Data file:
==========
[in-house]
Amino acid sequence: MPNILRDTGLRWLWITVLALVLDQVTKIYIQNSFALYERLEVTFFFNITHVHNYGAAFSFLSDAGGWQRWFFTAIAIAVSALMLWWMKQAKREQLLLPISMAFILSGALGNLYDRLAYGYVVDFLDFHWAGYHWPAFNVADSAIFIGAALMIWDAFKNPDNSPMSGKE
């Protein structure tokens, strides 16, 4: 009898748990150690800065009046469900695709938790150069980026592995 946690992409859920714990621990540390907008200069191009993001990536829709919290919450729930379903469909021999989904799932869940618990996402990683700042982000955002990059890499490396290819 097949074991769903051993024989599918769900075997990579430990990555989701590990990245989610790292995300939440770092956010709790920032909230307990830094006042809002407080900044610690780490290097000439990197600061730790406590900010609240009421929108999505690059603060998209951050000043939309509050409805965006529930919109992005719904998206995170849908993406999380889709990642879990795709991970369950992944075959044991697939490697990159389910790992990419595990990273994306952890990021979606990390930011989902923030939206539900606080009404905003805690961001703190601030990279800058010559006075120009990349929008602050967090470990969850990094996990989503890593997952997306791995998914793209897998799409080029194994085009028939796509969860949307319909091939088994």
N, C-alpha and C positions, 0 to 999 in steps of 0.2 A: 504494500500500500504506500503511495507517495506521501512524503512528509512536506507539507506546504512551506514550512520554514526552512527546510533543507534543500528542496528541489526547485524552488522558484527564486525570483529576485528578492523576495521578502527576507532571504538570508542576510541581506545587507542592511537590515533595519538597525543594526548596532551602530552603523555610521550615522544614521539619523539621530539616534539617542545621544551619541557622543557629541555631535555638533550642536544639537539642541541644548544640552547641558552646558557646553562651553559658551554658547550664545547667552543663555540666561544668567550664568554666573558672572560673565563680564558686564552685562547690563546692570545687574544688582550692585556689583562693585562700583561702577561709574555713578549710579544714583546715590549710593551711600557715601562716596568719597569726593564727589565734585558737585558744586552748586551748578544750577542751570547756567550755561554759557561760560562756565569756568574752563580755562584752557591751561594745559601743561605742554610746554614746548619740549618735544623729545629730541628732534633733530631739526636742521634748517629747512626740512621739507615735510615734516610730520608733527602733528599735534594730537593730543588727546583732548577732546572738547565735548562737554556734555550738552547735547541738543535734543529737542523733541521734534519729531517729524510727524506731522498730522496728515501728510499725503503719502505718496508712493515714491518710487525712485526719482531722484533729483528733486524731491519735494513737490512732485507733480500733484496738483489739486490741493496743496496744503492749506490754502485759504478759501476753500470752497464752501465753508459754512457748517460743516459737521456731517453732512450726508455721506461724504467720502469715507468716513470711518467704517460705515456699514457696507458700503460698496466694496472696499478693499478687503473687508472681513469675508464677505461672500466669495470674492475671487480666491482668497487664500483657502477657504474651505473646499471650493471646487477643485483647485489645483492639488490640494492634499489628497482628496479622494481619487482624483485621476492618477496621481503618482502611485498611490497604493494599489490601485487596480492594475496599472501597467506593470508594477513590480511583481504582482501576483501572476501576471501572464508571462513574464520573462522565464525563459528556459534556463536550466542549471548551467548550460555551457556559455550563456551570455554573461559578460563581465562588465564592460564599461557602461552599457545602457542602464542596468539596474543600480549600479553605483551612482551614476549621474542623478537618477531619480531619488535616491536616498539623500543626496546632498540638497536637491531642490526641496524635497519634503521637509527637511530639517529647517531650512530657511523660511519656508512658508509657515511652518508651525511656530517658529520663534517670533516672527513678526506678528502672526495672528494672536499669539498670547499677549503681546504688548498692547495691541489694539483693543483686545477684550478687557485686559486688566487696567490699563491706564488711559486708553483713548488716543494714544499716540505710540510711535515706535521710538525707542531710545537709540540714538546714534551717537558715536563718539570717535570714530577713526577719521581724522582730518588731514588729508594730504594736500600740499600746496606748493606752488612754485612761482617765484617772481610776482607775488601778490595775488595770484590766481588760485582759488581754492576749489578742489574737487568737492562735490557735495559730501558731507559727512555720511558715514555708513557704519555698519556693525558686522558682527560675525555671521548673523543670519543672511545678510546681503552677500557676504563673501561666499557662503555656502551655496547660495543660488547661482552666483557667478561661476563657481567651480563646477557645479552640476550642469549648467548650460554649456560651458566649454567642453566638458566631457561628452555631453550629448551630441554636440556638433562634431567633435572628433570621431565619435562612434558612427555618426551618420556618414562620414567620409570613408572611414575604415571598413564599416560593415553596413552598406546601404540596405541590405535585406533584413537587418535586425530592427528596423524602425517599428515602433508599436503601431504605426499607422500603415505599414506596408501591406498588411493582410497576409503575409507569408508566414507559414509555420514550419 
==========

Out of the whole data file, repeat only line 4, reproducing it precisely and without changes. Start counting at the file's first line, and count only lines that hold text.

N, C-alpha and C positions, 0 to 999 in steps of 0.2 A: 504494500500500500504506500503511495507517495506521501512524503512528509512536506507539507506546504512551506514550512520554514526552512527546510533543507534543500528542496528541489526547485524552488522558484527564486525570483529576485528578492523576495521578502527576507532571504538570508542576510541581506545587507542592511537590515533595519538597525543594526548596532551602530552603523555610521550615522544614521539619523539621530539616534539617542545621544551619541557622543557629541555631535555638533550642536544639537539642541541644548544640552547641558552646558557646553562651553559658551554658547550664545547667552543663555540666561544668567550664568554666573558672572560673565563680564558686564552685562547690563546692570545687574544688582550692585556689583562693585562700583561702577561709574555713578549710579544714583546715590549710593551711600557715601562716596568719597569726593564727589565734585558737585558744586552748586551748578544750577542751570547756567550755561554759557561760560562756565569756568574752563580755562584752557591751561594745559601743561605742554610746554614746548619740549618735544623729545629730541628732534633733530631739526636742521634748517629747512626740512621739507615735510615734516610730520608733527602733528599735534594730537593730543588727546583732548577732546572738547565735548562737554556734555550738552547735547541738543535734543529737542523733541521734534519729531517729524510727524506731522498730522496728515501728510499725503503719502505718496508712493515714491518710487525712485526719482531722484533729483528733486524731491519735494513737490512732485507733480500733484496738483489739486490741493496743496496744503492749506490754502485759504478759501476753500470752497464752501465753508459754512457748517460743516459737521456731517453732512450726508455721506461724504467720502469715507468716513470711518467704517460705515456699514457696507458700503460698496466694496472696499478693499478687503473687508472681513469675508464677505461672500466669495470674492475671487480666491482668497487664500483657502477657504474651505473646499471650493471646487477643485483647485489645483492639488490640494492634499489628497482628496479622494481619487482624483485621476492618477496621481503618482502611485498611490497604493494599489490601485487596480492594475496599472501597467506593470508594477513590480511583481504582482501576483501572476501576471501572464508571462513574464520573462522565464525563459528556459534556463536550466542549471548551467548550460555551457556559455550563456551570455554573461559578460563581465562588465564592460564599461557602461552599457545602457542602464542596468539596474543600480549600479553605483551612482551614476549621474542623478537618477531619480531619488535616491536616498539623500543626496546632498540638497536637491531642490526641496524635497519634503521637509527637511530639517529647517531650512530657511523660511519656508512658508509657515511652518508651525511656530517658529520663534517670533516672527513678526506678528502672526495672528494672536499669539498670547499677549503681546504688548498692547495691541489694539483693543483686545477684550478687557485686559486688566487696567490699563491706564488711559486708553483713548488716543494714544499716540505710540510711535515706535521710538525707542531710545537709540540714538546714534551717537558715536563718539570717535570714530577713526577719521581724522582730518588731514588729508594730504594736500600740499600746496606748493606752488612754485612761482617765484617772481610776482607775488601778490595775488595770484590766481588760485582759488581754492576749489578742489574737487568737492562735490557735495559730501558731507559727512555720511558715514555708513557704519555698519556693525558686522558682527560675525555671521548673523543670519543672511545678510546681503552677500557676504563673501561666499557662503555656502551655496547660495543660488547661482552666483557667478561661476563657481567651480563646477557645479552640476550642469549648467548650460554649456560651458566649454567642453566638458566631457561628452555631453550629448551630441554636440556638433562634431567633435572628433570621431565619435562612434558612427555618426551618420556618414562620414567620409570613408572611414575604415571598413564599416560593415553596413552598406546601404540596405541590405535585406533584413537587418535586425530592427528596423524602425517599428515602433508599436503601431504605426499607422500603415505599414506596408501591406498588411493582410497576409503575409507569408508566414507559414509555420514550419 